10 rules for community partnerships in service-learning projects

5850406535_432c9d8879_zService-learning projects give students the chance to contribute to their communities while they are learning. To create these opportunities for students, schools often need to reach out to the community and enter into partnerships with community agencies and researchers.

What are the key elements of successful partnerships among these different entities?

In a recent study in the Journal of School Health, researchers provide schools with 10 elements for cultivating successful partnerships for service learning projects. The researchers studied Lead Peace, a middle school service learning demonstration study, created by a partnership between the Minneapolis Public School District, Hennepin County Village Social Services and University of Minnesota Prevention Research Center. They developed the 10 elements based on semi-structured group interviews with program facilitators at each Lead Peace school at the end of 2006 to 2007 and 2007 to 2008, interviews with key school administrators and observed partnership meetings. Here are the 10 elements:

1. Communicate regularly. Regular meetings help partners keep informed about implementation and evaluation issues. Change the location of meetings between school and partner sites. While regular meetings take time, they build trust and provide an important forum for sharing of ideas.

2. Share decision making. Seek input on program topics, activities and resources. Share decision making on all facets of the program even in areas where you feel you have more experience and knowledge.

3. Share resources. Everyone should pitch in and feel that they “own” the program in equal parts. Partners should all contribute staff time, space, transportation and other capital to operation of program.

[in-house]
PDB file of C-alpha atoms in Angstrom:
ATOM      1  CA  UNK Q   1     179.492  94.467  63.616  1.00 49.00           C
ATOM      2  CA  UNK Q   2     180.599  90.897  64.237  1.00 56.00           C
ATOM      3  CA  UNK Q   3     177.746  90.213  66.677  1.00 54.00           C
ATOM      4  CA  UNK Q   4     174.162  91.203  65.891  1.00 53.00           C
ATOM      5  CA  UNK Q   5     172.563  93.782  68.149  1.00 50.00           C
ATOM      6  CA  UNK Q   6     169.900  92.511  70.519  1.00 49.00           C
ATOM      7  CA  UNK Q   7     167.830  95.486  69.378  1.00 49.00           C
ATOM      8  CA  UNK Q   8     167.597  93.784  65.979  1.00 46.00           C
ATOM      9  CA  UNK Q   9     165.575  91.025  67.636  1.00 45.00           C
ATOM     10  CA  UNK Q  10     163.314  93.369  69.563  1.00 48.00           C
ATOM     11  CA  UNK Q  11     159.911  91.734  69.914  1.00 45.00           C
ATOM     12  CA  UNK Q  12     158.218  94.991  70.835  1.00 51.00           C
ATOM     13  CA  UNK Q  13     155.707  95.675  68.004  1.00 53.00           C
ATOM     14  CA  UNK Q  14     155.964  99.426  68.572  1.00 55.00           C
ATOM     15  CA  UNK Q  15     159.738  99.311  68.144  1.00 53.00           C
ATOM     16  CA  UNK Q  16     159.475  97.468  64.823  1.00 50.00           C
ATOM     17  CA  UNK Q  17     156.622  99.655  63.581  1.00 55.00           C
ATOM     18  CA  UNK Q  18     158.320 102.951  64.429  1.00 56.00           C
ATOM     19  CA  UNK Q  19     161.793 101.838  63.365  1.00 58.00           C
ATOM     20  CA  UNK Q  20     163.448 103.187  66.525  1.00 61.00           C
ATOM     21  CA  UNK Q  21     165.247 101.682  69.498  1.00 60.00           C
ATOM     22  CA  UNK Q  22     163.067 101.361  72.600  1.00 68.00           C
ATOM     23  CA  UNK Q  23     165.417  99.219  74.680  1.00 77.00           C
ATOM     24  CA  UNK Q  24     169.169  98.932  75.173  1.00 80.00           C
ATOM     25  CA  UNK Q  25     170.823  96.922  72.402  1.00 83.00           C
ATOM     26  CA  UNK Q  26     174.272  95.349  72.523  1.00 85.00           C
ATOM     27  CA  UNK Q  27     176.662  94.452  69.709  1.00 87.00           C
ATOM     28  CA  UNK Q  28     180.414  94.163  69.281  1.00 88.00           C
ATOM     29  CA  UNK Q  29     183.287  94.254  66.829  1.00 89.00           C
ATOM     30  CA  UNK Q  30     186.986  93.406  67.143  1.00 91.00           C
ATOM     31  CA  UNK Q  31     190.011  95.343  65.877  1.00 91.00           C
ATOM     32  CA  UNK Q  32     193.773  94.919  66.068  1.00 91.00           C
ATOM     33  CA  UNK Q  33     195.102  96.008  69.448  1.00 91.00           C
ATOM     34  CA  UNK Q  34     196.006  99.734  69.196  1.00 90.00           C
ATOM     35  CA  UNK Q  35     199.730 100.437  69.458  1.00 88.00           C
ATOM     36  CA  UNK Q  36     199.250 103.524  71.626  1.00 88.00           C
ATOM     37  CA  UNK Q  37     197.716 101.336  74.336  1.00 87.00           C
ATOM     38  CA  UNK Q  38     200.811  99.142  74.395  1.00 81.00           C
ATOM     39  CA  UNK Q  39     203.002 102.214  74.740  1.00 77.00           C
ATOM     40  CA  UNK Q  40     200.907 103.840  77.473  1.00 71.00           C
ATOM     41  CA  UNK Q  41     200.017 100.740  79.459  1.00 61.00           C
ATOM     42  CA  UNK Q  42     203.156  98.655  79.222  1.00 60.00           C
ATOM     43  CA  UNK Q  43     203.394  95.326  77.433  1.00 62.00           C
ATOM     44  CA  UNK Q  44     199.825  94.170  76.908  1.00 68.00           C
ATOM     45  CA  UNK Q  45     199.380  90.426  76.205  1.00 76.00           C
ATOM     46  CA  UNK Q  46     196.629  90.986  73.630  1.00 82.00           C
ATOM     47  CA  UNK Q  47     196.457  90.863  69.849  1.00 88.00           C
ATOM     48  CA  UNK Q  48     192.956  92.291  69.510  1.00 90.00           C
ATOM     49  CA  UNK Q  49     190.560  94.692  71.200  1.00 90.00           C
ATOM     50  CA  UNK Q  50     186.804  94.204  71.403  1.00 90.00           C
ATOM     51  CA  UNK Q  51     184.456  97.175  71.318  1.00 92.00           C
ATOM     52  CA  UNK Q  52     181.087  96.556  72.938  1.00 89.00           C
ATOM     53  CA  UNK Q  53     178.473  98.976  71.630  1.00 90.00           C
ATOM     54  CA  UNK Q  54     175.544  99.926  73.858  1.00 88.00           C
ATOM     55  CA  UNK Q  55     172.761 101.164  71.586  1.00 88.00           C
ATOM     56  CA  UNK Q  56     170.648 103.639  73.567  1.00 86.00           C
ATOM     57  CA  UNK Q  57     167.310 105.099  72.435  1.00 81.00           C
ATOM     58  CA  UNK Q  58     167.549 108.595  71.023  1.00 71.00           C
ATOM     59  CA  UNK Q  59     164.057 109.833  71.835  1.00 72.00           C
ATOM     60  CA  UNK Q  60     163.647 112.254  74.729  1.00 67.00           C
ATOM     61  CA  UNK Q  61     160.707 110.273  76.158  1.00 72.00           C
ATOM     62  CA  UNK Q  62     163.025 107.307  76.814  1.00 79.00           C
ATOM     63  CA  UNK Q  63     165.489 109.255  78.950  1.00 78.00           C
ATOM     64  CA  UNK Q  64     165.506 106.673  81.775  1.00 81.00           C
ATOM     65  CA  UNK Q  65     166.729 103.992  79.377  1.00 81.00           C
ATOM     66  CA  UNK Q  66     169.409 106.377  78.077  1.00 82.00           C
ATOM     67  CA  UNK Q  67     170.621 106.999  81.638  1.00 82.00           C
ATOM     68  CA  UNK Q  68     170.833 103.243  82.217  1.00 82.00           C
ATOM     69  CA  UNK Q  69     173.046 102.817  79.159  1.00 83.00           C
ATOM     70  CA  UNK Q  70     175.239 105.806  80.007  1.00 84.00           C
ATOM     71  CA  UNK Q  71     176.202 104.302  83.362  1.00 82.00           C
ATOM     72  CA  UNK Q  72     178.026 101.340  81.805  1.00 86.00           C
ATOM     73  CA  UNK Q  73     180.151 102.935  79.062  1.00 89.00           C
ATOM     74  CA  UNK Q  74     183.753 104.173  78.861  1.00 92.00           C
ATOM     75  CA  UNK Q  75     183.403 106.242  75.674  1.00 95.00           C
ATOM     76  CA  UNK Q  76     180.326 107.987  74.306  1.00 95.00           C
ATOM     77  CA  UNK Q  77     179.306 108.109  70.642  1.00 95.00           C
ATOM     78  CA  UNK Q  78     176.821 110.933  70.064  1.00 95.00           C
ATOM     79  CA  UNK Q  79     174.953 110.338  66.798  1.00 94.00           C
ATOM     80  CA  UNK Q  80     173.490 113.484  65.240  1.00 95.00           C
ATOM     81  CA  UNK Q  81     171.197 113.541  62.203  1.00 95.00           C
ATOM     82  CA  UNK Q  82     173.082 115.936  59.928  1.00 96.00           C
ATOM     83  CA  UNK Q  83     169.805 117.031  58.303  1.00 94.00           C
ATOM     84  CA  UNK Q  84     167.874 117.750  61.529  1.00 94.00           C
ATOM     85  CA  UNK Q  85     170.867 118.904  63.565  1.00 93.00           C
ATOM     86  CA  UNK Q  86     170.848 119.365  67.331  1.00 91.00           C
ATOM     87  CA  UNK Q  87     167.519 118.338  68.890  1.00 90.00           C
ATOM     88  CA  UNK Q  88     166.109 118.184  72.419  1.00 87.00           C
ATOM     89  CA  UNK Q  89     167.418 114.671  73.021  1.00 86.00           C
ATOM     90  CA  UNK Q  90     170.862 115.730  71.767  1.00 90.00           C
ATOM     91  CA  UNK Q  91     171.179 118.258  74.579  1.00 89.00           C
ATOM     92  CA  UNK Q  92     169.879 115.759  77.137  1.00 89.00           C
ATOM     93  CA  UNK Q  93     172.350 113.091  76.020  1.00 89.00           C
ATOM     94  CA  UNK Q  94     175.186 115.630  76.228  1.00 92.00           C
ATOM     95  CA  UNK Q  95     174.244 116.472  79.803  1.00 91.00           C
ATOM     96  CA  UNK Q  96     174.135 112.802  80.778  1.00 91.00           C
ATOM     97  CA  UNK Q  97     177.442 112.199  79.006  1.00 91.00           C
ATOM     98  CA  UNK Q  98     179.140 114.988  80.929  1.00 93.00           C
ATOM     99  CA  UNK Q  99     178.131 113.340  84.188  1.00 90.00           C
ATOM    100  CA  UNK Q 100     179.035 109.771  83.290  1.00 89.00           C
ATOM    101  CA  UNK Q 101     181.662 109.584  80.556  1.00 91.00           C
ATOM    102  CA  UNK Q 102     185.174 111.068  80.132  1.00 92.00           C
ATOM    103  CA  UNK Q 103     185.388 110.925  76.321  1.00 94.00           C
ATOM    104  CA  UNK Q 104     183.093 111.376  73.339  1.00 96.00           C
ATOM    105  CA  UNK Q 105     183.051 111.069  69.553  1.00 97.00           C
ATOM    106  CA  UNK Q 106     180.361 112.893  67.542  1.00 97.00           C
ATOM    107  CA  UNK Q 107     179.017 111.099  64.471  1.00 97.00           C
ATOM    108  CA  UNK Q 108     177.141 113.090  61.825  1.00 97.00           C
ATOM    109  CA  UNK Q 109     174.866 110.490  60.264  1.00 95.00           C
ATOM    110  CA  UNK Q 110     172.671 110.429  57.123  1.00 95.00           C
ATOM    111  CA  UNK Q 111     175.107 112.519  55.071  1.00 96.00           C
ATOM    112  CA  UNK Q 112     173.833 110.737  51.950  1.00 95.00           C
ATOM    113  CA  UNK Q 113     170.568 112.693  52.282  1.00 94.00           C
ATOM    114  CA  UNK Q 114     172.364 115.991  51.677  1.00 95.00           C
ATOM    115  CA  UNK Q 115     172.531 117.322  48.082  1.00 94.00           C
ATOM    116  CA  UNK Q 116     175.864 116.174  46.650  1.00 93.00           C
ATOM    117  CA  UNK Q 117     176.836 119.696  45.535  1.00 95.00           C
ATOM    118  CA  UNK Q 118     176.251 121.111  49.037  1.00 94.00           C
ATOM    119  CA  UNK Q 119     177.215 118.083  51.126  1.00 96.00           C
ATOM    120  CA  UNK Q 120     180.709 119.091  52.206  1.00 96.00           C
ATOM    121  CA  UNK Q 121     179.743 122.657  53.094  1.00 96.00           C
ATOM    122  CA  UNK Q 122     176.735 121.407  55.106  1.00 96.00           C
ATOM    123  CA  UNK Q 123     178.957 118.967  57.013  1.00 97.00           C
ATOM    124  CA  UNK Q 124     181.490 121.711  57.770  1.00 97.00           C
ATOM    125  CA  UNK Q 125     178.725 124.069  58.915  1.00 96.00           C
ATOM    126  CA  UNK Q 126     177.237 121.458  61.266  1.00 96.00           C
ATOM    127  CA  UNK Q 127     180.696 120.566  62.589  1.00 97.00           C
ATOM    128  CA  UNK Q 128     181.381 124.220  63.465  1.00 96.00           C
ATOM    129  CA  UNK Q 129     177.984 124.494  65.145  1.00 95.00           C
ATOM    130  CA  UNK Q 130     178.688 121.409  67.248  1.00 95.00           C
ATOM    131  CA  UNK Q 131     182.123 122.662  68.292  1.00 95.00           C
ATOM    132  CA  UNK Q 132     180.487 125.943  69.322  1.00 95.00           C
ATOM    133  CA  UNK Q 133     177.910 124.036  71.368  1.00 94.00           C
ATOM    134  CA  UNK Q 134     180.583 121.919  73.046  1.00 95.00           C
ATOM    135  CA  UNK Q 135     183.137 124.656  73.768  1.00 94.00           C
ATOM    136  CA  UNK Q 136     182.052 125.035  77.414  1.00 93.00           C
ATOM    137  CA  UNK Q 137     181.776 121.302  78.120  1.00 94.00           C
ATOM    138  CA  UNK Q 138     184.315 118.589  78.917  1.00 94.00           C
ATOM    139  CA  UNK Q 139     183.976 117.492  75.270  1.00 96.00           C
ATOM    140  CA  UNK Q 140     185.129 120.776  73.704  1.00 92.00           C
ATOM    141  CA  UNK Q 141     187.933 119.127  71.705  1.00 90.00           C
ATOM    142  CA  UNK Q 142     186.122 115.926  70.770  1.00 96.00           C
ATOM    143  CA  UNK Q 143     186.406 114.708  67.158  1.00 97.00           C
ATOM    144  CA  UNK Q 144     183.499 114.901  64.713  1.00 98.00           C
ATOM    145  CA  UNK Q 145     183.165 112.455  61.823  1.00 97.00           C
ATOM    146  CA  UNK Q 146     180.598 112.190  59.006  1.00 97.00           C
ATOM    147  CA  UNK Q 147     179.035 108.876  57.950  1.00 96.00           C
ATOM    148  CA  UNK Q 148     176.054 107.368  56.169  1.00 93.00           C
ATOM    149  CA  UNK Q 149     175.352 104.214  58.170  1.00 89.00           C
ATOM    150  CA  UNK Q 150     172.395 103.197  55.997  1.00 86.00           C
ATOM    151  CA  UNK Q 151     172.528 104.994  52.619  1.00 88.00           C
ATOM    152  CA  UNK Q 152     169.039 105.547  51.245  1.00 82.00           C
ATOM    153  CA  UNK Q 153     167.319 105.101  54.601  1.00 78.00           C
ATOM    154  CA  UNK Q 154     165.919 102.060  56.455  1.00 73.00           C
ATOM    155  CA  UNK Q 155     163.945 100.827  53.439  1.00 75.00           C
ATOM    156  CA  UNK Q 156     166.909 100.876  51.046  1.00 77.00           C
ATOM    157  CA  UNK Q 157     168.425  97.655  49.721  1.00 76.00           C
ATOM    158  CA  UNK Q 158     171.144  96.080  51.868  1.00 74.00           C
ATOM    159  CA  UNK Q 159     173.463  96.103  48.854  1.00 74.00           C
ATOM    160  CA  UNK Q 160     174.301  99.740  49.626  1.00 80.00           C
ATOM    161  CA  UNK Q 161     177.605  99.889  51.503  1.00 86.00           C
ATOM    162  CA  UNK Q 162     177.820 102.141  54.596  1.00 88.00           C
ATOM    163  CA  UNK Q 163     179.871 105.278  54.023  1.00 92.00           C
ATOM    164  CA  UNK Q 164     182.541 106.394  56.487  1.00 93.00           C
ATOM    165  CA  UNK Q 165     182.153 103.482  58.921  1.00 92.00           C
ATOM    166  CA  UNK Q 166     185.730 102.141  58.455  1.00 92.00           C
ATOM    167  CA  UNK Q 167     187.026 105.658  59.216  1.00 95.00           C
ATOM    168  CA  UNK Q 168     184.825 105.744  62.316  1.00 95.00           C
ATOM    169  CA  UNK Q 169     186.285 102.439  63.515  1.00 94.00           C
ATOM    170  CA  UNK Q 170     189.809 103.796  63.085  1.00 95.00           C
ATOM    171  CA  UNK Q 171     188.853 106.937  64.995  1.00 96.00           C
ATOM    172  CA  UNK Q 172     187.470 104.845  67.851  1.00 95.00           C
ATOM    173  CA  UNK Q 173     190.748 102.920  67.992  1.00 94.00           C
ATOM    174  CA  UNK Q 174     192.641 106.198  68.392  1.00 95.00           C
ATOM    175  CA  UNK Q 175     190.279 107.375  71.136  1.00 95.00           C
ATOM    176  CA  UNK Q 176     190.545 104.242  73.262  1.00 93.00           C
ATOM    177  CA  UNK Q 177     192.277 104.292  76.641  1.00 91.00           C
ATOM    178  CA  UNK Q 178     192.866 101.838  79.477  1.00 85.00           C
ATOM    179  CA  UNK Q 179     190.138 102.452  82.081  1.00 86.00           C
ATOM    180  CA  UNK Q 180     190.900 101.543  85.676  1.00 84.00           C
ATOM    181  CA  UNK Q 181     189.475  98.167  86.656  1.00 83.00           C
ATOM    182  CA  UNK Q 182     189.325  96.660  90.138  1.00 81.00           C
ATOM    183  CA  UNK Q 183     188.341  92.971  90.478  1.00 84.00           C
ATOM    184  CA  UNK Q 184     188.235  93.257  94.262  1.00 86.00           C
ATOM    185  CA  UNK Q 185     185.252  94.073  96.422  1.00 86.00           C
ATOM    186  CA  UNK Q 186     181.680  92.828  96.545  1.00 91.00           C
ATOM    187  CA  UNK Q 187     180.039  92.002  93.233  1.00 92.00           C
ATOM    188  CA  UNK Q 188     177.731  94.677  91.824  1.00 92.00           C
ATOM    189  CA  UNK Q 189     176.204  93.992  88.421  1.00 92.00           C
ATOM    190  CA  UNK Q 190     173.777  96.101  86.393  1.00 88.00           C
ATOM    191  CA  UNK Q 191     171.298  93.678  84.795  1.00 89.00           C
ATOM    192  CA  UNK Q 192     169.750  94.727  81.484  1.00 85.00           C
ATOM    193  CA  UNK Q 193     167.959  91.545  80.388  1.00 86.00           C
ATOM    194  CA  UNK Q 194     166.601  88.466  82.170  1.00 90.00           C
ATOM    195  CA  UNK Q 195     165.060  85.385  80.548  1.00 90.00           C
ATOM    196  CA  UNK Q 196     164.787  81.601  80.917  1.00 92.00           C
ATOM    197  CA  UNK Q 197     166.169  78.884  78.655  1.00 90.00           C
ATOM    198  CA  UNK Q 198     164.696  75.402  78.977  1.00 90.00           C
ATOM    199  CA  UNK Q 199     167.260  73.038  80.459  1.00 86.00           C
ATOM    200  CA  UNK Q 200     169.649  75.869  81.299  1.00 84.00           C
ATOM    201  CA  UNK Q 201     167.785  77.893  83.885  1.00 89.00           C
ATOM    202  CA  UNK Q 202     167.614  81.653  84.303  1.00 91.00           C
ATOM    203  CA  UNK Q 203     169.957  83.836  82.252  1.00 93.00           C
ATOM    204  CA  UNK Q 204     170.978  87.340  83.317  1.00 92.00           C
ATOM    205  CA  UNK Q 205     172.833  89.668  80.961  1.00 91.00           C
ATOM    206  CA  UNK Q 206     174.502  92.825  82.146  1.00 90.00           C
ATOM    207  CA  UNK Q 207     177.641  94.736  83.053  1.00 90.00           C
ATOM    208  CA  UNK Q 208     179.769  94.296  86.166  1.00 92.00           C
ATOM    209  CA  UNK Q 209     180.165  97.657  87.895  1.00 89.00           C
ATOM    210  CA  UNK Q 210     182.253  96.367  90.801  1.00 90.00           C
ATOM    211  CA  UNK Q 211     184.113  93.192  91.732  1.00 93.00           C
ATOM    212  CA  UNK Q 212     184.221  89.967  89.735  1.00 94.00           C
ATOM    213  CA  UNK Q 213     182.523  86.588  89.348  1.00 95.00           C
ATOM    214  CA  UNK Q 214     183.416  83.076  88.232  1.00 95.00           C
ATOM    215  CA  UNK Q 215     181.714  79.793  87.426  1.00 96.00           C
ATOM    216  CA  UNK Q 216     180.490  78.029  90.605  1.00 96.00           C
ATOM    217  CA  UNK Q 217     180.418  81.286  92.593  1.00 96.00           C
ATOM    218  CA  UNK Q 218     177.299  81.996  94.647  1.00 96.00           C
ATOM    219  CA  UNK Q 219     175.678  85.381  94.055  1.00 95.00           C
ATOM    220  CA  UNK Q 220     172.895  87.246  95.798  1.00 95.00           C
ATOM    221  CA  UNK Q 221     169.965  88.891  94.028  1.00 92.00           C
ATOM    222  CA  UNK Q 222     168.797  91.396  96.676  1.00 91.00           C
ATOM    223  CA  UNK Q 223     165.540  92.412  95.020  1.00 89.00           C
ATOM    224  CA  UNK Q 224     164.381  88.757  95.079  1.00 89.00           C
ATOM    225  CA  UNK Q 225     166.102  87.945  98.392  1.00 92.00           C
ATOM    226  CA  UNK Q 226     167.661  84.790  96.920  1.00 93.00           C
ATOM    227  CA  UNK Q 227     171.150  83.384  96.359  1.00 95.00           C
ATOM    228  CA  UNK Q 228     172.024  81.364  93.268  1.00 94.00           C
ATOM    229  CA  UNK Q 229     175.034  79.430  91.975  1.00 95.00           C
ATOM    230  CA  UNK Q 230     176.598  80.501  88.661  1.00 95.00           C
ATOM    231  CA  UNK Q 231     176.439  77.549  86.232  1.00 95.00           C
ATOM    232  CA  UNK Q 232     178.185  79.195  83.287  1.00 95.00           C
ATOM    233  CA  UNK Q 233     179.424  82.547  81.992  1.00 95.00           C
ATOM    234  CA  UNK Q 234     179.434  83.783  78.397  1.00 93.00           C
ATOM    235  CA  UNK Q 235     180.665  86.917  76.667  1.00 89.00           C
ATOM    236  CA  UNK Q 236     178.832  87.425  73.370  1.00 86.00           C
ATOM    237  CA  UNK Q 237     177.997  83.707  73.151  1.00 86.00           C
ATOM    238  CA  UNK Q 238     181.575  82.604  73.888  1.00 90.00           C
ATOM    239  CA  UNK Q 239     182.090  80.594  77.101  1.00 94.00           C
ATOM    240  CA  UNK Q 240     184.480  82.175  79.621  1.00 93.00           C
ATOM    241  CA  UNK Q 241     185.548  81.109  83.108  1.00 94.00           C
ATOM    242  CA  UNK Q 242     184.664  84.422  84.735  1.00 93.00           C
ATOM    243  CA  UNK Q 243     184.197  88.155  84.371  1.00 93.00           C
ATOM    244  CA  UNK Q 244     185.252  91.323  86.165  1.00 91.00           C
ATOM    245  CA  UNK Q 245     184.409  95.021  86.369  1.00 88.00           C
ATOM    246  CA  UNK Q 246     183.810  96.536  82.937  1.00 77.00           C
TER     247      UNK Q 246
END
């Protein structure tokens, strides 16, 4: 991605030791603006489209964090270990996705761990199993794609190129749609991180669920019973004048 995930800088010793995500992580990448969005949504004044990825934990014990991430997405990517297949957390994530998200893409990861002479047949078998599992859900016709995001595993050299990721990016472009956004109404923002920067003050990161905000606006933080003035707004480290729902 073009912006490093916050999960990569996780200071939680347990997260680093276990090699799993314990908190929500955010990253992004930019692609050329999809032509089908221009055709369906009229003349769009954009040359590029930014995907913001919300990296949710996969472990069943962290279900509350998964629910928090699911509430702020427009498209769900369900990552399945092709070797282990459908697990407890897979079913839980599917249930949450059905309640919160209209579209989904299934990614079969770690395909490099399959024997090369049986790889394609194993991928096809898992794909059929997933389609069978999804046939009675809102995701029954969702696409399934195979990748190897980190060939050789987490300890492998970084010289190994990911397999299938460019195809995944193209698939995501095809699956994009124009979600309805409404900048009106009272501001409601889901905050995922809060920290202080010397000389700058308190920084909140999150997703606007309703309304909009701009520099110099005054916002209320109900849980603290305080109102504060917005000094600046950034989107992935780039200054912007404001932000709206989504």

4. Share expertise and credibility. Besides resources, each partner should expect to be generous with its own skills and experience. A social agency’s deep roots in a community, for instance, can help better tailor social programming to a school’s social context.

5. Allow sufficient time to develop and maintain relationships. A partnership is likely to thrive when it is founded on strong relationships, but can founder if those relationships have never been formed. Working on relationships can be as important as developing program features.

6. Have a champion and patron saint. Collaborative enterprises can lose momentum if no one feels particularly responsible or accountable for their success. Each school should have a lead facilitator who serves as a “champion” for the service-learning project. The champion should be responsible for communicating regularly with school administration. Each school also should have a patron saint for the service-learning endeavor, a key administrator with the necessary authority and influence.

7. Be present. Beyond attending regular meetings, partners should have an ongoing presence in the schools by being involved in a range of school activities, attending functions or having office hours.

8. Be flexible. Partners in the Lead Peace learning service project had to respond to several events such as a homicide, school fights and a school closing. Lead Peace had an important research component to it and when one school closed, partners had to be flexible to accommodate newly transferred students into the program.

9. Share youth development orientation. All partners should share a philosophy that youth has the ability to lead and contribute. They should mobilize all their knowledge, expertise, relationships and resources to create opportunities for positive youth development.

10. Recognize other partners’ priorities. While all partners share the goal of serving youth and community, it’s important to recognize the distinctive mission each brings to this common goal. Schools are focused on academic and behavioral issues and have their own approach on behavioral and disciplinary matters. Community-based agencies need to accommodate academic testing dates and school calendars. Schools should recognize researchers’ needs to have access to parents and students for rigorous evaluation purposes.

“School leaders should allocate sufficient time to get to know organizations before inviting them to begin partnerships, learn more about an organization’s goals and time commitment, and how their resources will complement other school programming,” the authors write.

“Elements for Successful Collaboration Between K-8 School, Community Agency, and University Partners: The Lead Peace Partnership,” by Linda Bosma et al., Journal of School Health, October 2010, Volume 80, No. 10, pps. 501-507.

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